Michigan camping: The original staycation

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Five spots to check out for late summer / early fall getaways close to home

Hoffmaster State Park via DNR website

Concerns of safety, closures and cancellations have limited travel during the pandemic, making both outdoor activities and nearby destinations popular for even the most brief break from the new norm.

Fortunately for Michiganders, there is no shortage of options: From kayaking to frisbee golf, there are myriad ways to get the best of nature’s (socially distant) benefits. And for many Michigan families and solo adventurers alike, current realities have made camping, in particular, an increasingly appealing choice.

“The summer of camping” may very well be the 2020 season’s tagline, as locals look within a couple-hour radius for entertainment and rest — even if that means pitching a tent in the backyard. Though it isn’t unusual for prime camping sites to book up months in advance, some dates can still be snagged — especially if timing is flexible or weekdays are an option (take a look at this MLive article for more on the Department of Natural Resources’ new interactive map and weekly alert opt-in for short-notice campsite availability). And though COVID has made it difficult to plan anything more than a few weeks out, those looking to make the most of the outdoors this year with their quarantine pod — whatever the season — are penciling in Autumn plans now.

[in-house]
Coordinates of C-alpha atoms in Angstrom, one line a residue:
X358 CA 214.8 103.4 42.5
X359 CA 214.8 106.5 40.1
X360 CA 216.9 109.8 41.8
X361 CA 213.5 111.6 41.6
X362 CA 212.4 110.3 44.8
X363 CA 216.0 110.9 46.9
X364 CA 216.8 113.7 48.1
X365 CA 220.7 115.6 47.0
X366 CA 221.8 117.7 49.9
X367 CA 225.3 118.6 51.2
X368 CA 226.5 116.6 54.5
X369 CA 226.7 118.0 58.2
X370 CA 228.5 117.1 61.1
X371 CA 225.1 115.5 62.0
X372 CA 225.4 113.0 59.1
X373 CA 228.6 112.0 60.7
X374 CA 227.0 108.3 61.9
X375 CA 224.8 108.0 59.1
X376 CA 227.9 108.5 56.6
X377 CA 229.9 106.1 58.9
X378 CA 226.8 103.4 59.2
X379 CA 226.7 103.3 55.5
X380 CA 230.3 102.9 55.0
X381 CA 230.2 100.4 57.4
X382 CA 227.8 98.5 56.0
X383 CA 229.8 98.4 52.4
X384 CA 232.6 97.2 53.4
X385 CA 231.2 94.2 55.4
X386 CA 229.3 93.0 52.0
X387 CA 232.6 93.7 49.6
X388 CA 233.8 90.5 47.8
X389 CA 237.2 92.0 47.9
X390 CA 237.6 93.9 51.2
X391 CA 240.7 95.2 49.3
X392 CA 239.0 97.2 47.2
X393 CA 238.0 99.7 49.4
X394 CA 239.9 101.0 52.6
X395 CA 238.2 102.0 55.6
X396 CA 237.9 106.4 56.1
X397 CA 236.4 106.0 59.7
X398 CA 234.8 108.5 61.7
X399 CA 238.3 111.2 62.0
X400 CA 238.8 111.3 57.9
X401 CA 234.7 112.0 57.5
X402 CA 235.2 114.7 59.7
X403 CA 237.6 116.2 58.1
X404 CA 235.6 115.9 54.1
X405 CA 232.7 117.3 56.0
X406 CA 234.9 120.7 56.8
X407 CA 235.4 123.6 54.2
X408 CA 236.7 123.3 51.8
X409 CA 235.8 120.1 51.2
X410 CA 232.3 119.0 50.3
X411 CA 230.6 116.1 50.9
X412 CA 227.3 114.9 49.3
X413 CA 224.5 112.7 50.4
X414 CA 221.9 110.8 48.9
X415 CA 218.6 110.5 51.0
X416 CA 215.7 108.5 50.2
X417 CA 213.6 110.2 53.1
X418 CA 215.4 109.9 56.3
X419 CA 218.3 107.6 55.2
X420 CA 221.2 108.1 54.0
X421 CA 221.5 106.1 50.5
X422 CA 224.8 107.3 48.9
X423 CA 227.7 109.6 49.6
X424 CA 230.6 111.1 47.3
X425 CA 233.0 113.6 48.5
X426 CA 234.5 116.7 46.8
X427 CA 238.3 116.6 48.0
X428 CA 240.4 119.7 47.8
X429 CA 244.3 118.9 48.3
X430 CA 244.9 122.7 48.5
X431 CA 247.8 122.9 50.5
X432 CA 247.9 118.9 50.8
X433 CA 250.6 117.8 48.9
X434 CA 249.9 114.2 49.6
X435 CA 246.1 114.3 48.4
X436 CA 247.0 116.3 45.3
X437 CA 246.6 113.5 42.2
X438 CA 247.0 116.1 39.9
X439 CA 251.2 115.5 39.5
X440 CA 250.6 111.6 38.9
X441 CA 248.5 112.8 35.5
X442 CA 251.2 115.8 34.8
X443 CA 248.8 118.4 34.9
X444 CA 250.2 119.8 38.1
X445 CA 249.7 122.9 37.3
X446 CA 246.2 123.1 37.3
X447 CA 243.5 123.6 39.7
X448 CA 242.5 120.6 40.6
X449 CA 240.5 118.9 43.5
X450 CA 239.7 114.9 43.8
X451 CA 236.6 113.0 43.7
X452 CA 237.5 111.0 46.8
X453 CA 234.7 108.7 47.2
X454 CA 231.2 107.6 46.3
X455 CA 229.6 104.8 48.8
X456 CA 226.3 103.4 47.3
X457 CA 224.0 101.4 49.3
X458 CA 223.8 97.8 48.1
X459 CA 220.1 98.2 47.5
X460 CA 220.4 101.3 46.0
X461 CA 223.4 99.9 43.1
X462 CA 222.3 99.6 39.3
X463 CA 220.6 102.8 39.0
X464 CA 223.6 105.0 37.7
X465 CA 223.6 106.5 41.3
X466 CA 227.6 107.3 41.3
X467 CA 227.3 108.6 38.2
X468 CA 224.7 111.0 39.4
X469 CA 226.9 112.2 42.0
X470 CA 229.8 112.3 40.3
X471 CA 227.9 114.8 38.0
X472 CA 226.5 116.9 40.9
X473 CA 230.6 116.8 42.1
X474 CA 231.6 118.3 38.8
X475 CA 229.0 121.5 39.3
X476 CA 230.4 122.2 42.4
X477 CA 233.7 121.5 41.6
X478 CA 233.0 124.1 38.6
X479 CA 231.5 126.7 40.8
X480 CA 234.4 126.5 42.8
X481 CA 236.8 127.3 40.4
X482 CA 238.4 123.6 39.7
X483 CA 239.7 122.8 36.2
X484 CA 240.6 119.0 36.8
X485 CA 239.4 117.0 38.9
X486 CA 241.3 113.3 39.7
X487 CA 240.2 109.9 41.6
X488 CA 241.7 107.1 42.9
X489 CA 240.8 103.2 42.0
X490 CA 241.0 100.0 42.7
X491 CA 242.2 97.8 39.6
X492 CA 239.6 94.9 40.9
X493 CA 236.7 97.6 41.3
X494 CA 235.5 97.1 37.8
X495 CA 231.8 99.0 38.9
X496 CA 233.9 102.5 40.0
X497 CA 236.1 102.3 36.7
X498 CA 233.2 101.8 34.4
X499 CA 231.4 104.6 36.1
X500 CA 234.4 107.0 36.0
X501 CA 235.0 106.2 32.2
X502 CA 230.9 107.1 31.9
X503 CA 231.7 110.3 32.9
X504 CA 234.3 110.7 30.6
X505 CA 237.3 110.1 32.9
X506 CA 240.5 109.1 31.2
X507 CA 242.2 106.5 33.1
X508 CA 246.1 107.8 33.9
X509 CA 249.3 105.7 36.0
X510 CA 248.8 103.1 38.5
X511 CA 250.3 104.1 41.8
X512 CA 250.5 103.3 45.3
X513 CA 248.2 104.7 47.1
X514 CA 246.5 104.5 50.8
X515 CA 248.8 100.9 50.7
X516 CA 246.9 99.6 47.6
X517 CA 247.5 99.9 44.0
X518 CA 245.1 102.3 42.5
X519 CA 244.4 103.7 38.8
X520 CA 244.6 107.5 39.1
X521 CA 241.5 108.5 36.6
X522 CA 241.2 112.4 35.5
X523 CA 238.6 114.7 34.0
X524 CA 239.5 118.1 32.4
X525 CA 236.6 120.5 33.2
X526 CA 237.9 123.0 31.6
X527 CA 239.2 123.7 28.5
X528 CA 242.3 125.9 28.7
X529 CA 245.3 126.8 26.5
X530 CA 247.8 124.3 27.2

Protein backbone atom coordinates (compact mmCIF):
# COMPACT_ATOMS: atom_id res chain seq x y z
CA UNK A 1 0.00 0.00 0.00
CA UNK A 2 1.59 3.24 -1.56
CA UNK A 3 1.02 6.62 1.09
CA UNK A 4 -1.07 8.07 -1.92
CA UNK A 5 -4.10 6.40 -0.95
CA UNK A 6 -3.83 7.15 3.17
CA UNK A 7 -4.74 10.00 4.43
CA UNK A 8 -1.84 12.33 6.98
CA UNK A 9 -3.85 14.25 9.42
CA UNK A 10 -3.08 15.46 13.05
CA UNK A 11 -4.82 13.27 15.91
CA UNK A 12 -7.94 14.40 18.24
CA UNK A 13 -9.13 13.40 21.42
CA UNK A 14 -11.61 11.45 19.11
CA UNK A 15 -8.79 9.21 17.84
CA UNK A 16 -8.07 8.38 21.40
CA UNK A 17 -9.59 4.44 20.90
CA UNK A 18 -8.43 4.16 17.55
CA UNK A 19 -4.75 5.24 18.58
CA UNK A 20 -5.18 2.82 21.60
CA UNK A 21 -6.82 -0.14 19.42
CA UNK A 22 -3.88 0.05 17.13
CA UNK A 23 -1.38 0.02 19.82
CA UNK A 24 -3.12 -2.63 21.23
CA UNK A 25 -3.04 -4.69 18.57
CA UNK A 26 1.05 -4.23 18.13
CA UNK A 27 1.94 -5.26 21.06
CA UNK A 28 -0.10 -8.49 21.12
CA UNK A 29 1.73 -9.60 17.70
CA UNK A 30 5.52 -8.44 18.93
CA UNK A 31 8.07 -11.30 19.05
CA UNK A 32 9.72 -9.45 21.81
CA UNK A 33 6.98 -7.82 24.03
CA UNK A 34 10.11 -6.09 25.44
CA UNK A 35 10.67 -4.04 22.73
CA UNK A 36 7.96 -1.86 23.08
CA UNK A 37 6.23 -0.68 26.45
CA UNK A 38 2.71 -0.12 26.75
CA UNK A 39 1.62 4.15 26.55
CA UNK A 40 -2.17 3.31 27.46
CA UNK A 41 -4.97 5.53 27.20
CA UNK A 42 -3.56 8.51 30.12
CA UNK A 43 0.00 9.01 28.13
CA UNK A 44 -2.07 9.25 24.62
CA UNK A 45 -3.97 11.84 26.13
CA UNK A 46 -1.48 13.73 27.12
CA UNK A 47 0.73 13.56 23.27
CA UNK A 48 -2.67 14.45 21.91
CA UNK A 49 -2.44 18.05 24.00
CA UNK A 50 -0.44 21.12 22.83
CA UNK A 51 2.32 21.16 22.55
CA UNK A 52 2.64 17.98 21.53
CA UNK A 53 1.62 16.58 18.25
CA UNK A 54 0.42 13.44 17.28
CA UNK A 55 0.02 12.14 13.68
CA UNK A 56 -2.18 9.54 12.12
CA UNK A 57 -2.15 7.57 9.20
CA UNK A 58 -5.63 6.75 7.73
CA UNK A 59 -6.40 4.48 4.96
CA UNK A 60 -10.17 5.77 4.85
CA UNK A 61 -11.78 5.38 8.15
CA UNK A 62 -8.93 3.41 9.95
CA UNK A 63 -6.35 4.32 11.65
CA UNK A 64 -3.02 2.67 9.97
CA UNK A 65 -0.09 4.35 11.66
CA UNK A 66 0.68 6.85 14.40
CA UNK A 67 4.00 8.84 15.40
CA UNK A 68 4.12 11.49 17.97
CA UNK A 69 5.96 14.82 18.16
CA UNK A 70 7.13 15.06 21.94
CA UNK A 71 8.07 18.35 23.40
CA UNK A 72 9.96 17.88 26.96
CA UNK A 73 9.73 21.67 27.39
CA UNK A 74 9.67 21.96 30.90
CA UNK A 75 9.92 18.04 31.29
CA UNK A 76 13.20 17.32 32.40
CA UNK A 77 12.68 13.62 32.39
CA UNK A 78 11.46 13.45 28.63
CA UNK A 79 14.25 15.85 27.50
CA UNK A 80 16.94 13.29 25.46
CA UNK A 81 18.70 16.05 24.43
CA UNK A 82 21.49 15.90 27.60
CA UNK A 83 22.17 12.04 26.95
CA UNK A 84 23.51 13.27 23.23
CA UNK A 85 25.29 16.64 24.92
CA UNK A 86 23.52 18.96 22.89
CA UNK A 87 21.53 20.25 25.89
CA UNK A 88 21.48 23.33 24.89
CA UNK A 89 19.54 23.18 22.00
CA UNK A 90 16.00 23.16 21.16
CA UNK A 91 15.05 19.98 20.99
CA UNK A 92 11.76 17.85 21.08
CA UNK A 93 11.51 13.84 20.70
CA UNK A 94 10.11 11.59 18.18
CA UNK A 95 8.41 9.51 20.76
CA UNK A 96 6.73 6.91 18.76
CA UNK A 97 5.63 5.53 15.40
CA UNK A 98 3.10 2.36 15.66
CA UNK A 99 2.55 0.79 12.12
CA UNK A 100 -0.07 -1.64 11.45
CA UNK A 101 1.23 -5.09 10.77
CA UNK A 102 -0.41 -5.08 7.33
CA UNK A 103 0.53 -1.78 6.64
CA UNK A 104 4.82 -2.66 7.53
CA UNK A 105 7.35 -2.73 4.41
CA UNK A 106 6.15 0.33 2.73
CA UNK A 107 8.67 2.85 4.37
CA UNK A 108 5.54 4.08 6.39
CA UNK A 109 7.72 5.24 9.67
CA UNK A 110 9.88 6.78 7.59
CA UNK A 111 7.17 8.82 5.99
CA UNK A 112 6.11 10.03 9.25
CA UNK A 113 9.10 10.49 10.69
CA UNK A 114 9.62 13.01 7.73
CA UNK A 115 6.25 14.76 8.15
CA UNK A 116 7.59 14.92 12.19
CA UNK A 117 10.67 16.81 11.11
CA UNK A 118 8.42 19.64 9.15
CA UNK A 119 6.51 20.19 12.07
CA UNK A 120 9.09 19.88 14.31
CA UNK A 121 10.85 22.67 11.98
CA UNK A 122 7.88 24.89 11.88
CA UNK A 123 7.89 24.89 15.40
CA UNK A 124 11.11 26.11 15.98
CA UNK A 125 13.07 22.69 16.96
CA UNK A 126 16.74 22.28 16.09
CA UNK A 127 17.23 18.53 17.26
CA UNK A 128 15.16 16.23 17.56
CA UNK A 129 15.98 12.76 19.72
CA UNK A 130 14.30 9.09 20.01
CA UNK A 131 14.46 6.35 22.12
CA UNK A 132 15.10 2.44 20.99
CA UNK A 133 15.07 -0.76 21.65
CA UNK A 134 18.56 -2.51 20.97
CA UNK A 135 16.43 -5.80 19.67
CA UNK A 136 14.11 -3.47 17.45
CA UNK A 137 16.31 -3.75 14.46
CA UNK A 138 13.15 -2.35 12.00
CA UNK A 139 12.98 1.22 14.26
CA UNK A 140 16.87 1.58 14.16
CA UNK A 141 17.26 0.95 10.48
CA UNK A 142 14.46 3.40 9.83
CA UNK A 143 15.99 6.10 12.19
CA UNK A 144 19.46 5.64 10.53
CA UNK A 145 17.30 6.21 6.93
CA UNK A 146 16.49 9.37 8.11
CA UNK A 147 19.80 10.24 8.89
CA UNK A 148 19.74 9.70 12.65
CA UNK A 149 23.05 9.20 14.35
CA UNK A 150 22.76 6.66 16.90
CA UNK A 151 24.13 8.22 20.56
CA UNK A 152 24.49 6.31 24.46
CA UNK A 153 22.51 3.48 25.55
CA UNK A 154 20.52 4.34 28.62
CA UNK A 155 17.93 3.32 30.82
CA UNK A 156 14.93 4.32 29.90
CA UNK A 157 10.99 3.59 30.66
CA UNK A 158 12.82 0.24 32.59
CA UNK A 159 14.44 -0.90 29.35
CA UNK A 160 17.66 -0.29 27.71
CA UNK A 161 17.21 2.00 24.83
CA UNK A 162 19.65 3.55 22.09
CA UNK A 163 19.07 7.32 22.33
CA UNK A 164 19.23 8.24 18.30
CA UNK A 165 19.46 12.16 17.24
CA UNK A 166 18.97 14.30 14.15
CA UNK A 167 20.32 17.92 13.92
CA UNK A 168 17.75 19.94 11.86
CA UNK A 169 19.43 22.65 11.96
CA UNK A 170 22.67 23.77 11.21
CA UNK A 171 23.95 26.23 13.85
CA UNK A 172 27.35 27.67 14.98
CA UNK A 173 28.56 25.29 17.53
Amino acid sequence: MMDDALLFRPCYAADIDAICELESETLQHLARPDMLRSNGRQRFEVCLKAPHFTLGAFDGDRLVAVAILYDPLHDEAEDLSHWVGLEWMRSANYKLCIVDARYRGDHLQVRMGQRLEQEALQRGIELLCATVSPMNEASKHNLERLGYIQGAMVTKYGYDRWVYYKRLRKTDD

What are some favorite spots? Check out a few options below, in order of distance from Grand Rapids’ city center — starting with some destinations closest to home. What else would you add?

  1. Hoffmaster State Park boasts three scenic miles of Lake Michigan shoreline, and its Dune Climb Stairway is a popular destination for breathtaking views. Six hiking trails make it an ideal site for early fall camping, and, for those who enjoy a boozy beverage fireside, its alcohol restrictions are lifted after Labor Day. The Sandy McBeath Trail, adjacent to Gillette Nature Center, is universally accessible for all to be able to experience the beauty and education of this backdune area. The nature center is currently operating under reduced hours, so call ahead if interested in visiting. The closest of the listed options, this park is only 39 miles away, and can make an excellent day trip, as well.

  2. Muskegon State Park has the best of both worlds when it comes to water access: two miles along Lake Michigan and one mile of Muskegon Lake shoreline. Just 48 miles away, it also offers mini cabins for rent, for those who’d rather skip the tents or campers. The park’s winter sports complex — typically hosting year-round activities like a luge track and a new zip line that was slated to open this summer — is currently closed due to COVID. *Winter camping is available

  3. Manistee National Forest This four-loop campground offers access to the Nordshore Dunes, part of the Ludington Dune Ecosystem. Without RV hook-ups for water, sewage or electric, the site has rustic charm with basic amenities for camping at its simplest. Dispersed camping is an option, for those who’d like to explore the area and set up camp off the beaten path: just be sure to check out these considerations first (like proximity to the water). First-come, first-serve spots are also available.